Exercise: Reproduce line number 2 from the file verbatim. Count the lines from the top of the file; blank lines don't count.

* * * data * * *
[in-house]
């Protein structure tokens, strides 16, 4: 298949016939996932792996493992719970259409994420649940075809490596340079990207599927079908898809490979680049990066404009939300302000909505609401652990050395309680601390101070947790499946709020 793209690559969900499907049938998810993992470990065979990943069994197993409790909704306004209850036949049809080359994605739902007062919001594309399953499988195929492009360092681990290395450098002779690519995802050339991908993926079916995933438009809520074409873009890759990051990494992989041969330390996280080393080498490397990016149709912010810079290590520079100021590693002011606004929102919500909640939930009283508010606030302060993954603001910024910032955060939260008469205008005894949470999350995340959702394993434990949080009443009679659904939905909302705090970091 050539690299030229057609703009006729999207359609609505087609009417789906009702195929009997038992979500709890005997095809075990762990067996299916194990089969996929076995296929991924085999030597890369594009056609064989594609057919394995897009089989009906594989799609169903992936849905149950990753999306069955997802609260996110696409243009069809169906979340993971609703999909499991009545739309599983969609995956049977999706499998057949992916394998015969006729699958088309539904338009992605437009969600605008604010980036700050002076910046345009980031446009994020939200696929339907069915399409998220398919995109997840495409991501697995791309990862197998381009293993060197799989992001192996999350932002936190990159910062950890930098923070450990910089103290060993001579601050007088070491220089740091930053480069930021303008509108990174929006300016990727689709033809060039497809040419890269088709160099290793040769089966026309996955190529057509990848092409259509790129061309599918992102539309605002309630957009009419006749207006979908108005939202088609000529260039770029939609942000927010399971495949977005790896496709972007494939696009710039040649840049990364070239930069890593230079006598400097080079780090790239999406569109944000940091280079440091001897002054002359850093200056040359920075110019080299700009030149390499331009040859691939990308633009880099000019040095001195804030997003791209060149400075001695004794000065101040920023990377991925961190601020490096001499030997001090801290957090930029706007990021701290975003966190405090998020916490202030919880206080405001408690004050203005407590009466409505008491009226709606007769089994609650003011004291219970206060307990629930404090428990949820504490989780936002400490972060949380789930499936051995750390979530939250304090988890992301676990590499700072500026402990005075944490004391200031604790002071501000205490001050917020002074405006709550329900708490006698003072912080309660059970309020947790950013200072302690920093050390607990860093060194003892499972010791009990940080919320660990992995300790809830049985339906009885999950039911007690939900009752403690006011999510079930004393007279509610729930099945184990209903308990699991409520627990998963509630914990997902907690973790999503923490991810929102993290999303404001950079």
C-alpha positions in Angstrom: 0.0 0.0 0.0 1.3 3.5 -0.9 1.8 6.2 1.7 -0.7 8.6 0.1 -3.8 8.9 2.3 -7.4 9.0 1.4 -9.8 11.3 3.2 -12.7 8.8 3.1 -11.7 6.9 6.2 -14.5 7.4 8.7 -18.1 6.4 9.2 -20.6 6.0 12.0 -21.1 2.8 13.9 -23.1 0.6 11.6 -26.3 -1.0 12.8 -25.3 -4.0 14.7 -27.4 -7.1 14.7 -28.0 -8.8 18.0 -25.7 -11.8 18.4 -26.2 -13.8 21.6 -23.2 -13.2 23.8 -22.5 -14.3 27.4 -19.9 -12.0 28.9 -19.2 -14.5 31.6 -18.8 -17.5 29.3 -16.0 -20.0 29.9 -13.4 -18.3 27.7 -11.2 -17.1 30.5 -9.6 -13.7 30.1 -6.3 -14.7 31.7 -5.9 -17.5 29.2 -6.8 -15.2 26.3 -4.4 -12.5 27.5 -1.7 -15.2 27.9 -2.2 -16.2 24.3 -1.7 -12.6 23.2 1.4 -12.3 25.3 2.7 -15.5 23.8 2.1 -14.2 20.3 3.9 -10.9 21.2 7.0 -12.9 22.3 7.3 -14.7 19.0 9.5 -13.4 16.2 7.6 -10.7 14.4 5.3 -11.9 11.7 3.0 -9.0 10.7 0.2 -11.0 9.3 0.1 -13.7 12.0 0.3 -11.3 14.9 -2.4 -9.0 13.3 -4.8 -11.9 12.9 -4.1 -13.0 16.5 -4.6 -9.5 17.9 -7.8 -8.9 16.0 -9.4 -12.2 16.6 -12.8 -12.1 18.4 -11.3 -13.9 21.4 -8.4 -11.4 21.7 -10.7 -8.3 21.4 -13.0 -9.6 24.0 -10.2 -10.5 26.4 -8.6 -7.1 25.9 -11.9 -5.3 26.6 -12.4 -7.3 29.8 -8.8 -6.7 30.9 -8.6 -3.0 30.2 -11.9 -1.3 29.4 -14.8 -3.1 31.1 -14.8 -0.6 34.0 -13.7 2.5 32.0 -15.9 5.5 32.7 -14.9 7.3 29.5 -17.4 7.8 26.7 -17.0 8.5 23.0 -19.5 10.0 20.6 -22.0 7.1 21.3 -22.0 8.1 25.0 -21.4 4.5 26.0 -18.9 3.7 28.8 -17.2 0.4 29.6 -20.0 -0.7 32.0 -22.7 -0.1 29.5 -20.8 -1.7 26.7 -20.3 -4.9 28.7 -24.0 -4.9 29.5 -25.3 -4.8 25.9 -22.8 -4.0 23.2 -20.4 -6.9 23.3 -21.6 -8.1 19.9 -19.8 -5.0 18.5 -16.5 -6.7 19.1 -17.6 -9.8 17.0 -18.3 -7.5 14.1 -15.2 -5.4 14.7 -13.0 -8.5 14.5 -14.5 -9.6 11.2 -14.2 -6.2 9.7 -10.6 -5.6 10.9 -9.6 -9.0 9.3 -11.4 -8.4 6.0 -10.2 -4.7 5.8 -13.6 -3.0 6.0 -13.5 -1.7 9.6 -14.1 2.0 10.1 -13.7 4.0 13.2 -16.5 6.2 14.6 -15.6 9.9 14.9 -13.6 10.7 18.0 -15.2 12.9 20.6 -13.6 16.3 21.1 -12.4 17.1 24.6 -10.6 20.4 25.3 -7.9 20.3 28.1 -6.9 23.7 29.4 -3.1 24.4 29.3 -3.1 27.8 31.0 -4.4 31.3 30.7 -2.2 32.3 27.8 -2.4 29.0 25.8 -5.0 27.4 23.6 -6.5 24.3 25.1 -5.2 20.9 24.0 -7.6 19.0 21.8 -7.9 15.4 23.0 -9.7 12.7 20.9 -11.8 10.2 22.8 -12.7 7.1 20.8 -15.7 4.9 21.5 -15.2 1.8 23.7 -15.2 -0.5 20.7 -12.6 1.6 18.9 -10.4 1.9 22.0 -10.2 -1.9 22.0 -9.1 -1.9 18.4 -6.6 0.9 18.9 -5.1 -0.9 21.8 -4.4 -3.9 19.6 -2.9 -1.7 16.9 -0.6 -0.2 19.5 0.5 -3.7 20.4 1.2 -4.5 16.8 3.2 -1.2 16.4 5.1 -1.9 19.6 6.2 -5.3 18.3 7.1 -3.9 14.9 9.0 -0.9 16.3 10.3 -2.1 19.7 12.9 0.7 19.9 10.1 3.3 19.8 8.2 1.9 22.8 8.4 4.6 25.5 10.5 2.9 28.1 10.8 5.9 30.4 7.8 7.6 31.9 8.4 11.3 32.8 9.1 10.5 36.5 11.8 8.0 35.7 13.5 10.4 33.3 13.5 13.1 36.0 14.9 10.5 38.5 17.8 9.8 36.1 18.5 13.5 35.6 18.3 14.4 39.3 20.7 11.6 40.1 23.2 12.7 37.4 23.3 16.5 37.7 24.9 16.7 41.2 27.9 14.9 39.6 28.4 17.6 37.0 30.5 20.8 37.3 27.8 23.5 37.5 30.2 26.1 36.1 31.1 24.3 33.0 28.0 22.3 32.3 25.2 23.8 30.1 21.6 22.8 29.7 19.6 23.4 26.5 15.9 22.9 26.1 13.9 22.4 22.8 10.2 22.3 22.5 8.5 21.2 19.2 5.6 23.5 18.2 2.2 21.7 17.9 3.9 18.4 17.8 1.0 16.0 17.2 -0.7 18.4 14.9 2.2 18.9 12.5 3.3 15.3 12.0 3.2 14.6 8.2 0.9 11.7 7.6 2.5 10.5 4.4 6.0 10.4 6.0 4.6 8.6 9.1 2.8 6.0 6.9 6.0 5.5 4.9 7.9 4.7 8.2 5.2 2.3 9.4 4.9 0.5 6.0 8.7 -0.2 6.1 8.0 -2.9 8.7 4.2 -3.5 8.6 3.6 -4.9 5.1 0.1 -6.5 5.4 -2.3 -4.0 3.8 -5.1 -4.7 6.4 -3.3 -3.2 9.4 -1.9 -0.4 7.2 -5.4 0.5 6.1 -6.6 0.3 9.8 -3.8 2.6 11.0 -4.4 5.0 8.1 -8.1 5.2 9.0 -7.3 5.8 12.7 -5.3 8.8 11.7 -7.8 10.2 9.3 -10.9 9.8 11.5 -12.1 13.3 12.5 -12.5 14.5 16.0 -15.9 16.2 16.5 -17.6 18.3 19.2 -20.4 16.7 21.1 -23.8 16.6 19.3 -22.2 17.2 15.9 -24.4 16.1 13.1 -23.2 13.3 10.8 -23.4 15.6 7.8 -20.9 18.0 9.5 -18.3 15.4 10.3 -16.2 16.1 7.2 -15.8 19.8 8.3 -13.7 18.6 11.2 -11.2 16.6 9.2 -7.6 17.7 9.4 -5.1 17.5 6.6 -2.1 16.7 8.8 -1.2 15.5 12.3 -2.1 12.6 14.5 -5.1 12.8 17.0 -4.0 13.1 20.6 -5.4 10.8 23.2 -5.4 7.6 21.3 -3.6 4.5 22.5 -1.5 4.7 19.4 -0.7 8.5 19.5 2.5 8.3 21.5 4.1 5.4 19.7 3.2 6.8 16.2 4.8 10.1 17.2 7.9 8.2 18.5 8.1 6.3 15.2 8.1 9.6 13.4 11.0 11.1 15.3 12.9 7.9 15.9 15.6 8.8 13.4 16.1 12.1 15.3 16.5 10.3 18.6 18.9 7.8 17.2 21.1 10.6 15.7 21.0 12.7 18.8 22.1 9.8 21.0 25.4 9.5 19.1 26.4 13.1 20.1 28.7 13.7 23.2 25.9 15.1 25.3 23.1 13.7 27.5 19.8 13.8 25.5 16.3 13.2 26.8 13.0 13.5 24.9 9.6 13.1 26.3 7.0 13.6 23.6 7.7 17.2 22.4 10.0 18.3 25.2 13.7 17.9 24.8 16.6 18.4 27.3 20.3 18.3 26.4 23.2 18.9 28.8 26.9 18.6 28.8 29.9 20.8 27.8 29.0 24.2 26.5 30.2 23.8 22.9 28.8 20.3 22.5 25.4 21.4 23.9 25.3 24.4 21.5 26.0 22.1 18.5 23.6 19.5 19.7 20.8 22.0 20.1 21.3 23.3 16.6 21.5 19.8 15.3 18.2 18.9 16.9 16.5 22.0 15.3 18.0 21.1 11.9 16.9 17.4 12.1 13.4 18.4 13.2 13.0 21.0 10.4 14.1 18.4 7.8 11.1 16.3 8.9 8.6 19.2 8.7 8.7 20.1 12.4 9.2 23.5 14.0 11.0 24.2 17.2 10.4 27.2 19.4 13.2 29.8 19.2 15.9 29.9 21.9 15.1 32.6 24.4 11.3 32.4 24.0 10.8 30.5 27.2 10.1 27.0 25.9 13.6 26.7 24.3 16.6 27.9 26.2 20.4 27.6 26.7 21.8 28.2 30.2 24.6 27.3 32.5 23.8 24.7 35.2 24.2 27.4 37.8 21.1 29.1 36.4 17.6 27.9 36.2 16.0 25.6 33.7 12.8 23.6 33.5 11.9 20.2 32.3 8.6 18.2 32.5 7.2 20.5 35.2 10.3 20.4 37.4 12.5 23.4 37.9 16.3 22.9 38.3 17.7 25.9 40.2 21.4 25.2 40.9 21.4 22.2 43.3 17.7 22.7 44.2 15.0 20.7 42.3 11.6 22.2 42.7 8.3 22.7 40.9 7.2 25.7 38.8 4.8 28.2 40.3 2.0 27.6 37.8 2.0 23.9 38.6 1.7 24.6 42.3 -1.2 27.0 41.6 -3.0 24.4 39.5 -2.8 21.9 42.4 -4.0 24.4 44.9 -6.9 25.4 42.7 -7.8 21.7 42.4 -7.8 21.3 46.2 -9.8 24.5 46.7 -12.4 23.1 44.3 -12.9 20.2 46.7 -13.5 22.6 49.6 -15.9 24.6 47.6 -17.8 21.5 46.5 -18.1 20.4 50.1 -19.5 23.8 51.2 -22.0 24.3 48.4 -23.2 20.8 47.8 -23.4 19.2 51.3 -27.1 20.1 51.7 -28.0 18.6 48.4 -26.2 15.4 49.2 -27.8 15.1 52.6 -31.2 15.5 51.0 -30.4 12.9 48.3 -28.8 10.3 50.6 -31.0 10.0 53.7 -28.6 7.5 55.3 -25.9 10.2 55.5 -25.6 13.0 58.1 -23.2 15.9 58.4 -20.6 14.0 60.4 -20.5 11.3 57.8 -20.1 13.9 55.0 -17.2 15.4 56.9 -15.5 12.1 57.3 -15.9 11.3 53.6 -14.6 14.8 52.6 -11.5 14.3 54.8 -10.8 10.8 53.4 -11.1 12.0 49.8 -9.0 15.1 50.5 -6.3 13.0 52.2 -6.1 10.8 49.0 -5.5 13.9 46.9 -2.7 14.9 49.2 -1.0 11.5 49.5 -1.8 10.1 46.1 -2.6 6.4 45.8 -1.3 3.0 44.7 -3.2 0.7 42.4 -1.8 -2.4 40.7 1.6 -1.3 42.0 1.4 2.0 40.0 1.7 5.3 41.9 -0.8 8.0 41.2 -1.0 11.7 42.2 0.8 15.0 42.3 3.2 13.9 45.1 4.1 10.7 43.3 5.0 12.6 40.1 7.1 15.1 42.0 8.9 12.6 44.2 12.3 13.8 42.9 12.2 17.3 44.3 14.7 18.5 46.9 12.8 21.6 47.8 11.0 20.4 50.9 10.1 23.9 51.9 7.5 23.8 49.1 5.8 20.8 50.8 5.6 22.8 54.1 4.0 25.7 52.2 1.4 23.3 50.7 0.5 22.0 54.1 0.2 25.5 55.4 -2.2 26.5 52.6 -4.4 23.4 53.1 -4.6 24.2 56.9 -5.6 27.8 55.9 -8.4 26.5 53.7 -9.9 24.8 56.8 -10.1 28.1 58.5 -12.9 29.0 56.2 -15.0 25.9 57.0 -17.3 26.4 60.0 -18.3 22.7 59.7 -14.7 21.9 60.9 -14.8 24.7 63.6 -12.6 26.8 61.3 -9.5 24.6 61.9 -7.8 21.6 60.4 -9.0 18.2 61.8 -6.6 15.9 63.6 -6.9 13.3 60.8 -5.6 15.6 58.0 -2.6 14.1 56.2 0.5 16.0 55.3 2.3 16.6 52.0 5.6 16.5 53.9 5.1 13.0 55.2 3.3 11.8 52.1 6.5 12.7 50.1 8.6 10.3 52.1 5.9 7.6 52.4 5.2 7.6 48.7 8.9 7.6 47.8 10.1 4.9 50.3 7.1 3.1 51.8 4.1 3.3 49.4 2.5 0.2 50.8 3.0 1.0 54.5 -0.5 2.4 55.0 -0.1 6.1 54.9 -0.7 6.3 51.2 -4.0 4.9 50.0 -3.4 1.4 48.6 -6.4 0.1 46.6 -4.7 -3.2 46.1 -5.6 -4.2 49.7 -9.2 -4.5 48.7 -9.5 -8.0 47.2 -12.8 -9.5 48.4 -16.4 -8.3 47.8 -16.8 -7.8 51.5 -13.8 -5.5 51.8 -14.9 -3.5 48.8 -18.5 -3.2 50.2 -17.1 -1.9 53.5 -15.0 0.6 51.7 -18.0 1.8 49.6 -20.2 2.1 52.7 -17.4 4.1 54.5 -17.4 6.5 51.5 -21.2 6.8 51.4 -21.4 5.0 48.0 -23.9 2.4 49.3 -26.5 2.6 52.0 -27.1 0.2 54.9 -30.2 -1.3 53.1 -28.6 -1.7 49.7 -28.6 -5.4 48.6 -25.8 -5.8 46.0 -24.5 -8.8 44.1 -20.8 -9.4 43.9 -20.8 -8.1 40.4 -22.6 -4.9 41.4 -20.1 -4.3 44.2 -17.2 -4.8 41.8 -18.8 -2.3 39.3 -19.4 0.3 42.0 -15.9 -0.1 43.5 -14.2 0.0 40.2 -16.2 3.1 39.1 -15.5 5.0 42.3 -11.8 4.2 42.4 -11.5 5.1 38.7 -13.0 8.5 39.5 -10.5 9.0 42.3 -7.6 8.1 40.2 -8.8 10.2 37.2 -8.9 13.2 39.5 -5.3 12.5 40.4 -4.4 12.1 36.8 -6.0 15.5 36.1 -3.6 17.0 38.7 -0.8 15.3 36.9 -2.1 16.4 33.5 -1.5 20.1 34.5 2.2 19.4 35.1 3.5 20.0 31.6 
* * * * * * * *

């Protein structure tokens, strides 16, 4: 298949016939996932792996493992719970259409994420649940075809490596340079990207599927079908898809490979680049990066404009939300302000909505609401652990050395309680601390101070947790499946709020 793209690559969900499907049938998810993992470990065979990943069994197993409790909704306004209850036949049809080359994605739902007062919001594309399953499988195929492009360092681990290395450098002779690519995802050339991908993926079916995933438009809520074409873009890759990051990494992989041969330390996280080393080498490397990016149709912010810079290590520079100021590693002011606004929102919500909640939930009283508010606030302060993954603001910024910032955060939260008469205008005894949470999350995340959702394993434990949080009443009679659904939905909302705090970091 050539690299030229057609703009006729999207359609609505087609009417789906009702195929009997038992979500709890005997095809075990762990067996299916194990089969996929076995296929991924085999030597890369594009056609064989594609057919394995897009089989009906594989799609169903992936849905149950990753999306069955997802609260996110696409243009069809169906979340993971609703999909499991009545739309599983969609995956049977999706499998057949992916394998015969006729699958088309539904338009992605437009969600605008604010980036700050002076910046345009980031446009994020939200696929339907069915399409998220398919995109997840495409991501697995791309990862197998381009293993060197799989992001192996999350932002936190990159910062950890930098923070450990910089103290060993001579601050007088070491220089740091930053480069930021303008509108990174929006300016990727689709033809060039497809040419890269088709160099290793040769089966026309996955190529057509990848092409259509790129061309599918992102539309605002309630957009009419006749207006979908108005939202088609000529260039770029939609942000927010399971495949977005790896496709972007494939696009710039040649840049990364070239930069890593230079006598400097080079780090790239999406569109944000940091280079440091001897002054002359850093200056040359920075110019080299700009030149390499331009040859691939990308633009880099000019040095001195804030997003791209060149400075001695004794000065101040920023990377991925961190601020490096001499030997001090801290957090930029706007990021701290975003966190405090998020916490202030919880206080405001408690004050203005407590009466409505008491009226709606007769089994609650003011004291219970206060307990629930404090428990949820504490989780936002400490972060949380789930499936051995750390979530939250304090988890992301676990590499700072500026402990005075944490004391200031604790002071501000205490001050917020002074405006709550329900708490006698003072912080309660059970309020947790950013200072302690920093050390607990860093060194003892499972010791009990940080919320660990992995300790809830049985339906009885999950039911007690939900009752403690006011999510079930004393007279509610729930099945184990209903308990699991409520627990998963509630914990997902907690973790999503923490991810929102993290999303404001950079």